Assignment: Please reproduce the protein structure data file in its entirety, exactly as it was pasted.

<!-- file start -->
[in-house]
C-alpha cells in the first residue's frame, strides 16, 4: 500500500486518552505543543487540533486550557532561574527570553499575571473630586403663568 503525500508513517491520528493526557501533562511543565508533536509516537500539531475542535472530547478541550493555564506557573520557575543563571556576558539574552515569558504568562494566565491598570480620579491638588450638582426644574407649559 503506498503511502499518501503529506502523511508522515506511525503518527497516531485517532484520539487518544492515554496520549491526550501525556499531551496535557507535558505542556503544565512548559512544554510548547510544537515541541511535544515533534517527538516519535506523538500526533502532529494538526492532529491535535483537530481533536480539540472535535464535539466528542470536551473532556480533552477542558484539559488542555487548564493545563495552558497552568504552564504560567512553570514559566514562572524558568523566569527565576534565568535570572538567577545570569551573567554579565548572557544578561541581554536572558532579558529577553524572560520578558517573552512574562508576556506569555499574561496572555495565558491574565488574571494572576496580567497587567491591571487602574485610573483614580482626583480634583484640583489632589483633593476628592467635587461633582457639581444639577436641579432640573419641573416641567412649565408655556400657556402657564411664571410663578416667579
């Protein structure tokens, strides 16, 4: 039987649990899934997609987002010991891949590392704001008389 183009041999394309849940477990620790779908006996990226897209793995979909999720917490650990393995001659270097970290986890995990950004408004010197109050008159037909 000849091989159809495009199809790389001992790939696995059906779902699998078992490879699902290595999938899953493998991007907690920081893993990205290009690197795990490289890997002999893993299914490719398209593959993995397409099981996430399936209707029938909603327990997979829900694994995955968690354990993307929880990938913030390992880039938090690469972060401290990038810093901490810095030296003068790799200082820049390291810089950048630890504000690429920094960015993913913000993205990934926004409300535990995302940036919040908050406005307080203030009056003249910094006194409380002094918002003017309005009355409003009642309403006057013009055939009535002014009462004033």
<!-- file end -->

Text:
[in-house]
C-alpha cells in the first residue's frame, strides 16, 4: 500500500486518552505543543487540533486550557532561574527570553499575571473630586403663568 503525500508513517491520528493526557501533562511543565508533536509516537500539531475542535472530547478541550493555564506557573520557575543563571556576558539574552515569558504568562494566565491598570480620579491638588450638582426644574407649559 503506498503511502499518501503529506502523511508522515506511525503518527497516531485517532484520539487518544492515554496520549491526550501525556499531551496535557507535558505542556503544565512548559512544554510548547510544537515541541511535544515533534517527538516519535506523538500526533502532529494538526492532529491535535483537530481533536480539540472535535464535539466528542470536551473532556480533552477542558484539559488542555487548564493545563495552558497552568504552564504560567512553570514559566514562572524558568523566569527565576534565568535570572538567577545570569551573567554579565548572557544578561541581554536572558532579558529577553524572560520578558517573552512574562508576556506569555499574561496572555495565558491574565488574571494572576496580567497587567491591571487602574485610573483614580482626583480634583484640583489632589483633593476628592467635587461633582457639581444639577436641579432640573419641573416641567412649565408655556400657556402657564411664571410663578416667579
């Protein structure tokens, strides 16, 4: 039987649990899934997609987002010991891949590392704001008389 183009041999394309849940477990620790779908006996990226897209793995979909999720917490650990393995001659270097970290986890995990950004408004010197109050008159037909 000849091989159809495009199809790389001992790939696995059906779902699998078992490879699902290595999938899953493998991007907690920081893993990205290009690197795990490289890997002999893993299914490719398209593959993995397409099981996430399936209707029938909603327990997979829900694994995955968690354990993307929880990938913030390992880039938090690469972060401290990038810093901490810095030296003068790799200082820049390291810089950048630890504000690429920094960015993913913000993205990934926004409300535990995302940036919040908050406005307080203030009056003249910094006194409380002094918002003017309005009355409003009642309403006057013009055939009535002014009462004033």